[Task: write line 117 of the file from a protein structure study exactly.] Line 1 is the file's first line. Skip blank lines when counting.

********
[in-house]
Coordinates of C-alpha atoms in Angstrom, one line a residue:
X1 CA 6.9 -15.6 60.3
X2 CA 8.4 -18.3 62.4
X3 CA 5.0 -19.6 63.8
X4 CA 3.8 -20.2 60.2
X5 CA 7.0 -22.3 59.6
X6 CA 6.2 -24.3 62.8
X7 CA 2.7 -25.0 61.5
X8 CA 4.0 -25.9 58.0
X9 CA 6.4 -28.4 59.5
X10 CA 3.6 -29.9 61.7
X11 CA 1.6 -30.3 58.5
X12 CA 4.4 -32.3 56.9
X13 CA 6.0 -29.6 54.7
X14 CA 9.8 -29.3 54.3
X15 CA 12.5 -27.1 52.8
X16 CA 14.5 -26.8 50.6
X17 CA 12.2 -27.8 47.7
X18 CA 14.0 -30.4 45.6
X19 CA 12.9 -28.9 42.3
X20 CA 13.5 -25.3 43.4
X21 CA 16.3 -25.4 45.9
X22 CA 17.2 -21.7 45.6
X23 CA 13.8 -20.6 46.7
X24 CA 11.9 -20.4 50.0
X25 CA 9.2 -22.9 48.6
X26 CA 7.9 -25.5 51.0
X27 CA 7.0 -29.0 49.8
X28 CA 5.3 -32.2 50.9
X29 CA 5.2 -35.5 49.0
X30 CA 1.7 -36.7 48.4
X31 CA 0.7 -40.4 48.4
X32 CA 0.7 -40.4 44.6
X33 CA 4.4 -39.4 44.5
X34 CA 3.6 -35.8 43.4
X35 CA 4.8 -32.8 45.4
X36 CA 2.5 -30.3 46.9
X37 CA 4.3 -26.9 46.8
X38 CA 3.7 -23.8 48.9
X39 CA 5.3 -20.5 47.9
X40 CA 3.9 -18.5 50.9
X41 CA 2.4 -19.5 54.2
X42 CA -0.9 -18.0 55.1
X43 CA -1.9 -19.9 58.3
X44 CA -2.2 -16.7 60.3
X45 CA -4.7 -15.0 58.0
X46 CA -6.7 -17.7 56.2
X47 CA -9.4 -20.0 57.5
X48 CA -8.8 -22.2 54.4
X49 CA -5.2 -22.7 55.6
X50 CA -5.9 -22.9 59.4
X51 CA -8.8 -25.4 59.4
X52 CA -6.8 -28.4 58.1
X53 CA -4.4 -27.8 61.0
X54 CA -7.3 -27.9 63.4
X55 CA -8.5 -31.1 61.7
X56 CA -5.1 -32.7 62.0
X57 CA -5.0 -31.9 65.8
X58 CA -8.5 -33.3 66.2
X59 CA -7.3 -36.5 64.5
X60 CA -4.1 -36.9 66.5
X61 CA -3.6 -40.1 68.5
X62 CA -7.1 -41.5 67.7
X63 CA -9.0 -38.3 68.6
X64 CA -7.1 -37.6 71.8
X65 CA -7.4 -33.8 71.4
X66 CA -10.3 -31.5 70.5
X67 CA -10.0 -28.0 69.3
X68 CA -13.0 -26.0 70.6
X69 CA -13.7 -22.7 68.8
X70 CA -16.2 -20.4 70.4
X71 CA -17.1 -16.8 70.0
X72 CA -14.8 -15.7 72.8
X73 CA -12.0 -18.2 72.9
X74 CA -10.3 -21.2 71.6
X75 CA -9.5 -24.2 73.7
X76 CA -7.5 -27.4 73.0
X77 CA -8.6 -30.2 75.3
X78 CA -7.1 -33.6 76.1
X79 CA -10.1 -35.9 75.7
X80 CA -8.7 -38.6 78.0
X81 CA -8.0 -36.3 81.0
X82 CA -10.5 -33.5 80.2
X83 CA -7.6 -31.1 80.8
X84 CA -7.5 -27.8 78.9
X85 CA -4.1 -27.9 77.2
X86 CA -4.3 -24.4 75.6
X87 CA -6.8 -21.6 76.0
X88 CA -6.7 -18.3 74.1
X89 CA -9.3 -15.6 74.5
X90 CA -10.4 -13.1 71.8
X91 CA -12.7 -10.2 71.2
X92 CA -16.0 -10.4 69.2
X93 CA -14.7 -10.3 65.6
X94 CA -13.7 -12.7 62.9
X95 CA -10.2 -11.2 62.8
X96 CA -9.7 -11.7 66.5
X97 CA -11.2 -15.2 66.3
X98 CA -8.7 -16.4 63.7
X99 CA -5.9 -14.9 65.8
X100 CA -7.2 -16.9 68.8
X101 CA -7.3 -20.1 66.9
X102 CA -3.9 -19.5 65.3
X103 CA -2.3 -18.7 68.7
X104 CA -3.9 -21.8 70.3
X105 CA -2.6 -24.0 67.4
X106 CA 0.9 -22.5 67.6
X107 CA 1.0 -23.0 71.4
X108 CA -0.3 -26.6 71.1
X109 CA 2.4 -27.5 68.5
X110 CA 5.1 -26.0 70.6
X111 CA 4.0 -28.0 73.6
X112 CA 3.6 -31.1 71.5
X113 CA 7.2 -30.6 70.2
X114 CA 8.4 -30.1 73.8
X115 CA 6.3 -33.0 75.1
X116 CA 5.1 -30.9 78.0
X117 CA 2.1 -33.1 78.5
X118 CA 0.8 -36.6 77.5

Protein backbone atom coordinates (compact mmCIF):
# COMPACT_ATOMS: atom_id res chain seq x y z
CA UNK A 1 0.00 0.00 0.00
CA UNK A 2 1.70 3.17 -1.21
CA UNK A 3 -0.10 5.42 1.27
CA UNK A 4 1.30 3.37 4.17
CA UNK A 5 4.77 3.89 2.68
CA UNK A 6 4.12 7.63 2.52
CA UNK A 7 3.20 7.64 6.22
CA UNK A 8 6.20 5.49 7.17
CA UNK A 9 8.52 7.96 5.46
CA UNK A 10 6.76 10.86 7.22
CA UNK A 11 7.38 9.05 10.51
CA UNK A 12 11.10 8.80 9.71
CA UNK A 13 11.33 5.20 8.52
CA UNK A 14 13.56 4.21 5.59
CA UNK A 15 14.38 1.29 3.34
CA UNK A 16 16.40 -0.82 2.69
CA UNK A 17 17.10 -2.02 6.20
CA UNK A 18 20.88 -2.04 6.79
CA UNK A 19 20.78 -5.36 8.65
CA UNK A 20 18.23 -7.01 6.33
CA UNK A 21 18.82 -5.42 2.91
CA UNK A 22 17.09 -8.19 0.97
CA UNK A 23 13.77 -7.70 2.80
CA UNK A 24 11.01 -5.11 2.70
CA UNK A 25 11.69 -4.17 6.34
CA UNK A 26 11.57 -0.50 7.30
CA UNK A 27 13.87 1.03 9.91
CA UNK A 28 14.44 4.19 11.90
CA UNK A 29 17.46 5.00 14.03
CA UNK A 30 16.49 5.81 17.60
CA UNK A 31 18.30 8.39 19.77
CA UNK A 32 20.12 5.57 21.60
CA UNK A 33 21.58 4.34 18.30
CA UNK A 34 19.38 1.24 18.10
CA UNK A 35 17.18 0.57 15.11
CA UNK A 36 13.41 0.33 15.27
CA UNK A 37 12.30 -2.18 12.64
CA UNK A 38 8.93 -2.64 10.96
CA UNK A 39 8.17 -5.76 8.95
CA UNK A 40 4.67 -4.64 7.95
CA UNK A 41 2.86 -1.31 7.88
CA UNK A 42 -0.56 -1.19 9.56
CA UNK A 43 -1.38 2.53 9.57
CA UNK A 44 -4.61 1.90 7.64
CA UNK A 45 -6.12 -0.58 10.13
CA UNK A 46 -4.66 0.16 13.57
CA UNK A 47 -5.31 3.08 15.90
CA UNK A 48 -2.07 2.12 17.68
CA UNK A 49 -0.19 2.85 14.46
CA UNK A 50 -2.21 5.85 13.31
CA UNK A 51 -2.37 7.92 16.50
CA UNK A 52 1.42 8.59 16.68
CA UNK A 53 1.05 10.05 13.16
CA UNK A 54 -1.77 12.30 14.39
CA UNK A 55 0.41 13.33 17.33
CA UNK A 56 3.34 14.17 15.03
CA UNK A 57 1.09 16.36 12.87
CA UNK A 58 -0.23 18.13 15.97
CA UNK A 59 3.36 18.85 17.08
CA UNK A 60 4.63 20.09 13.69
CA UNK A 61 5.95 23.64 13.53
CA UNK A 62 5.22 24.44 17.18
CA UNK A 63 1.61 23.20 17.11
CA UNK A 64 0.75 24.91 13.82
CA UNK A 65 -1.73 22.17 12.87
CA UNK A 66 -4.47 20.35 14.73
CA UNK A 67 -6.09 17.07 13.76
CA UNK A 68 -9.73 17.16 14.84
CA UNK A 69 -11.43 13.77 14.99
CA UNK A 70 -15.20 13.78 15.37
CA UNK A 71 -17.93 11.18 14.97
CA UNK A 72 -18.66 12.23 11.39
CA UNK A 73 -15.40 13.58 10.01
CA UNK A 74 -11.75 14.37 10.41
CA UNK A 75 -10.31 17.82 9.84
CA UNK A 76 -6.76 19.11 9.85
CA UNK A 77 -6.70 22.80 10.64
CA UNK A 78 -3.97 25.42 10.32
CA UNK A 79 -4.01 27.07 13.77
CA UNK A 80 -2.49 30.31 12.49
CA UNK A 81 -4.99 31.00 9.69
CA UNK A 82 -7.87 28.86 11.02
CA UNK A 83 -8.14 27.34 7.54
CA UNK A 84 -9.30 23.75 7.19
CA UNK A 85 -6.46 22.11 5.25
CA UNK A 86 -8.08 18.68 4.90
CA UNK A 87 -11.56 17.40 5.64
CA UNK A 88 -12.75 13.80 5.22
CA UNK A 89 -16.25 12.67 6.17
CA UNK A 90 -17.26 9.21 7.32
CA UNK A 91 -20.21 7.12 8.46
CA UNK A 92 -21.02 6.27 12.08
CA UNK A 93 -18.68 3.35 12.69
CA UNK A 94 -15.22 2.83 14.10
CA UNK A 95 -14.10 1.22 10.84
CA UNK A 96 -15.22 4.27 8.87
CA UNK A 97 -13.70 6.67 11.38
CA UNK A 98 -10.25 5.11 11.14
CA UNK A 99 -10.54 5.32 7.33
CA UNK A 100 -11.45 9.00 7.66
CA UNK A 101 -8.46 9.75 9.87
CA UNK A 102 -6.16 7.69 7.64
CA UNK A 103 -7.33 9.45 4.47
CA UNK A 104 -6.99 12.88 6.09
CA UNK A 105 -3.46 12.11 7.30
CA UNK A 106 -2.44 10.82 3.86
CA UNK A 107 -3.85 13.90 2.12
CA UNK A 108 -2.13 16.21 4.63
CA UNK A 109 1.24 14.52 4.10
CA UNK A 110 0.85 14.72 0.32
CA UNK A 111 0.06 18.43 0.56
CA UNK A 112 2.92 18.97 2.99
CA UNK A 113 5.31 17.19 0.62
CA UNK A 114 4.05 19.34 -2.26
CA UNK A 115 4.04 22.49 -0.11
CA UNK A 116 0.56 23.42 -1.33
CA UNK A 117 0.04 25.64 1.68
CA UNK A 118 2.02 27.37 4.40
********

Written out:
X115 CA 6.3 -33.0 75.1